The story of the Italian balloonists

The Italians, Capt. Pirazolli and Ltd. Caputo, flying balloon DUX, have returned to Warzaw. They had no special impressions from their flight. The atmospheric conditions had been so bad, that they did not manage to cover at least half of the way, they could have done. Their explanation of the early landing was, that they had been forced to dump more that ¾ of their ballast already in the first night. From 7 p.m. on they had been in clouds. Rain and snow put so much weight on the balloon, that they could not have kept it flying without enormous dump of ballast. This went on until 6 a.m., when they finally came out of the clouds at sunrise. Then they went up to an altitude of 3600 meters, where they flew to the Northeast with a speed of 40 to 50 kilometres an hour. The great loss of ballast however did not allow them to continue the flight. They dumped the rest of their ballast, even their tools as well as washing and drinking water. But it did not help. At 8 a.m. they landed 7 kilometres northeast of the village of Muzowjer, 160 kilometres northeast of Leningrad. Also their landing was not so smooth, as they got some scratches. At first, they did not manage at all to communicate with the inhabitants of the village. Finally they were guided to a larger village named Lada. There a female teacher was living, who spoke a little French. With her help, they found three witnesses, to certify the log book according to the rules of the race. The two pilots slept in the house of the teacher. The following night, they drove to Leningrad, where they stood for two days, and had a very warm welcome by the representatives of local aviation.

Next year, as both of them expressed, they will take part again in the race, if possible.

Some more words about poor pilot Peter from France: Not only had he been robbed on the train to Warzaw, as Capt. Hynek had mentioned it above, when he finally arrived at Warzaw, his co-pilot fell ill. A substitute person from France could not arrive in time, so Polish organizers asked German pilot Hildebrandt, a retired major, who was in Warzaw as a spectator, to serve Peter as co-pilot. Their balloon TORUN then escaped during inflation, again the organisers helped and gave them the balloon BRATISLAVA from Czechoslovakia. But this balloon was old and leaking, so Peter and Hildebrandt had to land after 5.22 hours and less than 300 kilometres. This little story of misfortune is quite important from another point of view: It was five years before breakout of World War II, relations between Germany on one side, France, Poland and Czechoslovakia on the other side were not the best. If under these circumstances a German (retired) military person mounts the basket of a Czechoslovakian balloon in Poland to serve a French pilot, launching with the sound of ‘La Marseillaise’, the French national anthem, and probably fly to Soviet Russia, this is a ‘very delicate diplomatic affair’, which may only happen in the special atmosphere of a Gordon Bennett Race.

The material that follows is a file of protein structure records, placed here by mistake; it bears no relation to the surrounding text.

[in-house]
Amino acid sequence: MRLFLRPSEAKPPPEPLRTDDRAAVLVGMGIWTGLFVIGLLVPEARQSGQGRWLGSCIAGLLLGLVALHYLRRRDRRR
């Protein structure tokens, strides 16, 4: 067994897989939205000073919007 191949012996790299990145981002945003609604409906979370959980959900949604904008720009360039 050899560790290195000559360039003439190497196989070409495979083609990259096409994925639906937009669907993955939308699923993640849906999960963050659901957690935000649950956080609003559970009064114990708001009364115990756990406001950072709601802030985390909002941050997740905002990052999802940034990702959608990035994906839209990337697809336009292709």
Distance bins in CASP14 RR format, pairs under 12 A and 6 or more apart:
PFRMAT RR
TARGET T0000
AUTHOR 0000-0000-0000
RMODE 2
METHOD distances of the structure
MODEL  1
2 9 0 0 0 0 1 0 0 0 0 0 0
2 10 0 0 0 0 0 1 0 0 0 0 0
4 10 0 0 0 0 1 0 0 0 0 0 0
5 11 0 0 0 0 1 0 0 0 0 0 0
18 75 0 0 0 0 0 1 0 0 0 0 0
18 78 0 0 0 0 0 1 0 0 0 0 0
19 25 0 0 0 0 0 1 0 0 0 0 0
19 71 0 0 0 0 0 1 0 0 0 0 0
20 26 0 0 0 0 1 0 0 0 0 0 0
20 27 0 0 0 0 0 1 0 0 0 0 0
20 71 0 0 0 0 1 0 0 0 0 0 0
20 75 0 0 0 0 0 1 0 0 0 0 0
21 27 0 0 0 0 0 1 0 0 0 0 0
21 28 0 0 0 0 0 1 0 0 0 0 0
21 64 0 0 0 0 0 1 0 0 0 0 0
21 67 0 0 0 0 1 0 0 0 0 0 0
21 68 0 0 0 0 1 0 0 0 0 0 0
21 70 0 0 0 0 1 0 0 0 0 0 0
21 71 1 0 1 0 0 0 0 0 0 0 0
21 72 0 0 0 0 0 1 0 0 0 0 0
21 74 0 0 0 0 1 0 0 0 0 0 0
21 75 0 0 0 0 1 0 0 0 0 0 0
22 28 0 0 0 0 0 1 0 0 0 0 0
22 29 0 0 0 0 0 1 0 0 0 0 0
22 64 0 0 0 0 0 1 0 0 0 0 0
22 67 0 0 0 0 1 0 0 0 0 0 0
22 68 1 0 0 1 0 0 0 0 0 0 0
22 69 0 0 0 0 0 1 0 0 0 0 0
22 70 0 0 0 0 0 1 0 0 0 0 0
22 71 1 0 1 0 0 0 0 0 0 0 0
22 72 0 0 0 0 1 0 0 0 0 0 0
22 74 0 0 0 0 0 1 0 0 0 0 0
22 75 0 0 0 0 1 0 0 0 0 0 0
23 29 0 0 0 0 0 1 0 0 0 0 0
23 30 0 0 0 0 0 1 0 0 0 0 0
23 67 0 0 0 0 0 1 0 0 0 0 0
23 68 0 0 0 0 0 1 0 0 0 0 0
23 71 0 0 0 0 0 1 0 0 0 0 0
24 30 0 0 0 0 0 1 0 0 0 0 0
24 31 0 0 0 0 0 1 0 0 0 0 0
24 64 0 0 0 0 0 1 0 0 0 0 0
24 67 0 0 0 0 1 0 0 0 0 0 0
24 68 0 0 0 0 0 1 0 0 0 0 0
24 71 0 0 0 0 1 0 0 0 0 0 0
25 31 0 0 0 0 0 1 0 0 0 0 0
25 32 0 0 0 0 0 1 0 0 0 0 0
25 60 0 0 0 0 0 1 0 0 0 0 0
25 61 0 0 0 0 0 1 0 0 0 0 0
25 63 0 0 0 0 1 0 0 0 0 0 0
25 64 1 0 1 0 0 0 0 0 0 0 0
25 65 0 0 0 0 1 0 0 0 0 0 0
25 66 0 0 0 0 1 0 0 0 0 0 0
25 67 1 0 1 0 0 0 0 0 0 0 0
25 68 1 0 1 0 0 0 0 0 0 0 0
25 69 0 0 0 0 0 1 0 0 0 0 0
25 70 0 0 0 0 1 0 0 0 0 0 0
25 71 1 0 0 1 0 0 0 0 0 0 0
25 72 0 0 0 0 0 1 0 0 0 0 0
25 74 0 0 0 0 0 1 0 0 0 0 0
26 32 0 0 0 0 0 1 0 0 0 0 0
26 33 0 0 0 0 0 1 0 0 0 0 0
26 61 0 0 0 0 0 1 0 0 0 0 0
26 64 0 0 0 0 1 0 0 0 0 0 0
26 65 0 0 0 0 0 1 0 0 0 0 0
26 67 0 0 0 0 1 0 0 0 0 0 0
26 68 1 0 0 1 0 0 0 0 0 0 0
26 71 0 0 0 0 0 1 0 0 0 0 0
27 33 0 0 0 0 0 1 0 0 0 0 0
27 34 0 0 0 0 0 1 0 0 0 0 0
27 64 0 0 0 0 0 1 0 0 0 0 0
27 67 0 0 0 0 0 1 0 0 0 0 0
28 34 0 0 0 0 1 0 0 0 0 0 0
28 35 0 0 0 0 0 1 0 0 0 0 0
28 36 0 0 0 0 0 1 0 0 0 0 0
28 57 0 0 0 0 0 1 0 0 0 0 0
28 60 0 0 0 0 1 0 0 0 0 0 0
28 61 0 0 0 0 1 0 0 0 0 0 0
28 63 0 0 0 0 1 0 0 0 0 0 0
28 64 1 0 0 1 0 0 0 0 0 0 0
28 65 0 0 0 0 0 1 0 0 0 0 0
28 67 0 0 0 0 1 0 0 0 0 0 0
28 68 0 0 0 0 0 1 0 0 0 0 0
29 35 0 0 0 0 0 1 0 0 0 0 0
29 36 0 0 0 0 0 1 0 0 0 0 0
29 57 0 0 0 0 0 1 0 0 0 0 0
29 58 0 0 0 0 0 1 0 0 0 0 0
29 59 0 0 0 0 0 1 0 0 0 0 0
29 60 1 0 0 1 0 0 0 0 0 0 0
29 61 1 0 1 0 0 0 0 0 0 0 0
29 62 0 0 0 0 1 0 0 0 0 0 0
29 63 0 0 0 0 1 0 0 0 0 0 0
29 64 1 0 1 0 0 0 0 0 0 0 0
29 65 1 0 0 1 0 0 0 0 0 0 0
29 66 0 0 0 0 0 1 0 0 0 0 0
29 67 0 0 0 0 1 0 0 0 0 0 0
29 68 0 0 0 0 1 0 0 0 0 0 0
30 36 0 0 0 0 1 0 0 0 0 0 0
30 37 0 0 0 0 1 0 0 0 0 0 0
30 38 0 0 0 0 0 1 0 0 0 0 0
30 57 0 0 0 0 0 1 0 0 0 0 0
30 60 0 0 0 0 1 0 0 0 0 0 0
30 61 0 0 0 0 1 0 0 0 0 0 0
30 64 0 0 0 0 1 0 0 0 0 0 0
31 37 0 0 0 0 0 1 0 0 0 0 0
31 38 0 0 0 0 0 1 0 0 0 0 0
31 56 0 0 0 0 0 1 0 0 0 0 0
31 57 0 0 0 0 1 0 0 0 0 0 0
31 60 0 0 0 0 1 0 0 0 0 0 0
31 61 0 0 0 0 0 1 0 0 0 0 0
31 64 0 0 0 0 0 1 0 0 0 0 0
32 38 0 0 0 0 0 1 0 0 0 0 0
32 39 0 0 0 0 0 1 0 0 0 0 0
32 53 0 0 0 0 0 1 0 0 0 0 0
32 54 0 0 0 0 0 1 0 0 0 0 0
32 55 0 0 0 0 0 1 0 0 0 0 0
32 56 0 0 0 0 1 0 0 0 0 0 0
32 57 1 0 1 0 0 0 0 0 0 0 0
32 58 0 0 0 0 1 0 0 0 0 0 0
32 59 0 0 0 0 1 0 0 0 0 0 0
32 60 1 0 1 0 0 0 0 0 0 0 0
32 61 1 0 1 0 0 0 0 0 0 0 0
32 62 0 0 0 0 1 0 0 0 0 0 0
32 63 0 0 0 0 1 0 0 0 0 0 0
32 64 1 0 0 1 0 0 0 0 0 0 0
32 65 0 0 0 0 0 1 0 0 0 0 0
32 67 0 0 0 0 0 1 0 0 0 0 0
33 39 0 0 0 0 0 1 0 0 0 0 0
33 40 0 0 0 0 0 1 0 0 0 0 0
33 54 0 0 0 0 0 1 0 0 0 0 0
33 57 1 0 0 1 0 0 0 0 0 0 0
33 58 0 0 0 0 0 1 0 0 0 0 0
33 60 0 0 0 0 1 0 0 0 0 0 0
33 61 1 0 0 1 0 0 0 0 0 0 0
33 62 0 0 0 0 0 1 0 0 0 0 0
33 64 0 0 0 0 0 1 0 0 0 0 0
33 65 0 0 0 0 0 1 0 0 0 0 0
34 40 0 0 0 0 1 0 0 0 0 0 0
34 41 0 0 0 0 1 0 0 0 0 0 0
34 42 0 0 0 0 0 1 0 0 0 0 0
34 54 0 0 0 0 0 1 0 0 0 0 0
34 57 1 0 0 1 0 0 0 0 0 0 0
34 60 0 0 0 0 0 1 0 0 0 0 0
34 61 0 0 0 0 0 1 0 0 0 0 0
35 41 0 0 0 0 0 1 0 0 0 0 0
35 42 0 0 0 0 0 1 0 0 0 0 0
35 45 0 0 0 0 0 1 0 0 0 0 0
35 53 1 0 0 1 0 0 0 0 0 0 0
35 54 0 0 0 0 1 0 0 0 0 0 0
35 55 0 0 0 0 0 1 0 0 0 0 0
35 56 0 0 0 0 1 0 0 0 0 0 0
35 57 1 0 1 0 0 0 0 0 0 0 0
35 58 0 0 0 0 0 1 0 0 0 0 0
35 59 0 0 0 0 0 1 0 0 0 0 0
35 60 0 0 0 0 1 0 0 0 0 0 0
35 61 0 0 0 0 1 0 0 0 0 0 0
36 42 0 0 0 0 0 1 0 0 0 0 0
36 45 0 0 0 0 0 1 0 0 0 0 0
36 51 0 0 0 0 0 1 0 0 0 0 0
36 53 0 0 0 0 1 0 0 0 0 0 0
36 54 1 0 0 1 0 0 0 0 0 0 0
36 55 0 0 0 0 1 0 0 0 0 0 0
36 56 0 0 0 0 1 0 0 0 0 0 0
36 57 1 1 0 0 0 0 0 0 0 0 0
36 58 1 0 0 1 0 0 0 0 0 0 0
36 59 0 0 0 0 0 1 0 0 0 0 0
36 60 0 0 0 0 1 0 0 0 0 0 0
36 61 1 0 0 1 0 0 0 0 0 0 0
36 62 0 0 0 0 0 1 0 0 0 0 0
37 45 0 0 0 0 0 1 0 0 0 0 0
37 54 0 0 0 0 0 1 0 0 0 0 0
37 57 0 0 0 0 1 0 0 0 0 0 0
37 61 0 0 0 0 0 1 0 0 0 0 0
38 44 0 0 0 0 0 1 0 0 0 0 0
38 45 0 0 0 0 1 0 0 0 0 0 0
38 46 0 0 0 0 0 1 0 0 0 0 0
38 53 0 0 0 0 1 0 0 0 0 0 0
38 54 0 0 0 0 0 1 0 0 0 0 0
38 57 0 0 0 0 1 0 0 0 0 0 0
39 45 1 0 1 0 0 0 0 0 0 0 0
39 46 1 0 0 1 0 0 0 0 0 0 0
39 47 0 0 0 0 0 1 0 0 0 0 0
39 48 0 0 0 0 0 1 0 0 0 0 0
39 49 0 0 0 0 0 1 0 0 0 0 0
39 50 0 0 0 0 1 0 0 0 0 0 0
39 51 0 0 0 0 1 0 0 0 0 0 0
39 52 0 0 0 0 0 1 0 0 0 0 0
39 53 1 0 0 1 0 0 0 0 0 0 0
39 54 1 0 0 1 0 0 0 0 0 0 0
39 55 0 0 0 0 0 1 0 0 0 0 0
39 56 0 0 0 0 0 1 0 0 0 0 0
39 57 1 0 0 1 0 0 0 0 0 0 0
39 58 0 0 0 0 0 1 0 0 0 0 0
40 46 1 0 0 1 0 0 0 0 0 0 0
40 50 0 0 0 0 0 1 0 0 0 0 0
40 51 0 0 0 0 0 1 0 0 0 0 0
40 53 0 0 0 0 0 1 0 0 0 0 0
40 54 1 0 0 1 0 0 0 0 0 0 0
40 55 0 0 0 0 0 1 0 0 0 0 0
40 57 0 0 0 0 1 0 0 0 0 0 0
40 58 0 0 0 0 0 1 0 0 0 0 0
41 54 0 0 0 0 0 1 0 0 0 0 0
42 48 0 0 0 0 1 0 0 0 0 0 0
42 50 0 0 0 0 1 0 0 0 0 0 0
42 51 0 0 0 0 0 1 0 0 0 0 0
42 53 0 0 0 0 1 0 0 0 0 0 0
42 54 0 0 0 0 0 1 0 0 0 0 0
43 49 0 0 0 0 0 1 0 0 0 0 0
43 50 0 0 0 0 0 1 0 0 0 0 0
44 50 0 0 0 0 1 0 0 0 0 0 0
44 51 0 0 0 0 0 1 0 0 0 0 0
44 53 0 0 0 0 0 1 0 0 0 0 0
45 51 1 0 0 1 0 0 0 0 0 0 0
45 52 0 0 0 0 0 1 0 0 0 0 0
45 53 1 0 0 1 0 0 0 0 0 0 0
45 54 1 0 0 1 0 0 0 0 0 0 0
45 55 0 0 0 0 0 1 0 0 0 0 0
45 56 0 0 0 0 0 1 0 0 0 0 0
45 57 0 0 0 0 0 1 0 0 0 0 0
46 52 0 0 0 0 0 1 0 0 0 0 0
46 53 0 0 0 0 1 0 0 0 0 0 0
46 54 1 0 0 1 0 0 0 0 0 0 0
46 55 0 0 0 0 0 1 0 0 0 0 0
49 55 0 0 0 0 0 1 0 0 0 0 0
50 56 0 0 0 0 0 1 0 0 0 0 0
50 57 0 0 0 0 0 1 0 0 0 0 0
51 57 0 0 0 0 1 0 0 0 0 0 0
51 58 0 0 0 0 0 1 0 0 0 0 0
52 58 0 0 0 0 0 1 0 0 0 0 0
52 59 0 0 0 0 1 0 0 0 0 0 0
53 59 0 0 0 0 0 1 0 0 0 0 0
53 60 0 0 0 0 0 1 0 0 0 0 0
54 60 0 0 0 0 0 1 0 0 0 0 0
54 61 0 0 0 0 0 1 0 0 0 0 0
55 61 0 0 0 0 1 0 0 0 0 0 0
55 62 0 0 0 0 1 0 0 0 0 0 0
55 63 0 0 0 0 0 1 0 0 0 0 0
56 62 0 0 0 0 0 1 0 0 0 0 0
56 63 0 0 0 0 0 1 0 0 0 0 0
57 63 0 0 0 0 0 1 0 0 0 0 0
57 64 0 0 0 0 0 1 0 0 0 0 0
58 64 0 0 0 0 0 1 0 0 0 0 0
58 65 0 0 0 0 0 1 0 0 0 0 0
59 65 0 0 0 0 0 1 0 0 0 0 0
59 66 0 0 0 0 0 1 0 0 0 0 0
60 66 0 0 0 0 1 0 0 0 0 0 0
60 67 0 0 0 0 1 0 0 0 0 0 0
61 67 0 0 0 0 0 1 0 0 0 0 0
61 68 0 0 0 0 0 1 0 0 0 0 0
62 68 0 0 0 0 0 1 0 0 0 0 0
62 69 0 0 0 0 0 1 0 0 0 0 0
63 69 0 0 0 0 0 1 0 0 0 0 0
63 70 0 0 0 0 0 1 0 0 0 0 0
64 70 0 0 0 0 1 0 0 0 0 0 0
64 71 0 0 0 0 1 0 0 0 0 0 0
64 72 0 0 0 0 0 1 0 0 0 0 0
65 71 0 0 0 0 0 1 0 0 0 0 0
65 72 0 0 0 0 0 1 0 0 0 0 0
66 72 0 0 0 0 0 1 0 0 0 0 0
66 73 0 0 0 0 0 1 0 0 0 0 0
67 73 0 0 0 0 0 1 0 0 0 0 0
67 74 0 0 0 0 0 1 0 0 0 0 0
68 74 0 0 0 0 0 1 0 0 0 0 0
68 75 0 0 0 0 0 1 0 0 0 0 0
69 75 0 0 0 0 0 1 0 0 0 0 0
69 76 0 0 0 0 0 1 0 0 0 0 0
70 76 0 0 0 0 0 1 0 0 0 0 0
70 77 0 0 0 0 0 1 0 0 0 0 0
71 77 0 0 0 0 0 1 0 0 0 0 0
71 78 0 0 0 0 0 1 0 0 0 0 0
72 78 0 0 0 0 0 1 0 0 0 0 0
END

The results were painful for the German air sport association. They had a lot of hope for better places. It sounds a little weepy, what former President, balloon captain Raven, states as excuse:

“The Gordon Bennett Race 1934, held from Warzaw on September 23rd, is over, the official results are well known, the newspapers had published enough reports as well from the competitors and the criticisers, so today, after some distance from the race, we can only finish with the clear, but unpleasant statement: Germany had not performed well, only one of three balloons, Germany had entered has won a prize, but also this balloon is ranked eight, the two others are in the second row.

Of course, our pilots know the reasons for their defeat; they already knew it before they flew. They knew, that we don’t have modern racing balloons, they knew, that they could not have flown for training once or twice a week within the previous year, we don’t have the money for this in Germany. We are not a country with a military air force and all the supplies, as other countries have. We also know, that we could not sent any pilot to the race, but only those who could afford the costs by themselves, without support from the German Air-sport Association or the government of the Reich, we knew all this. Some people may say, we could have renounced from this competition. No, that would have been absolutely wrong, one may be defeated, but never may retreat cowardly. Great men and mighty armies have also suffered defeats, becoming big and strong especially by this.”

Some years ago, at the presentation of the new racing-balloon DEUTSCHLAND for example, this sounded much more optimistic. Not only this year, but again and again, we always meet the same excuses: Lack of money, wrong material, and so on. More honest would be the simple confession: The others are better.

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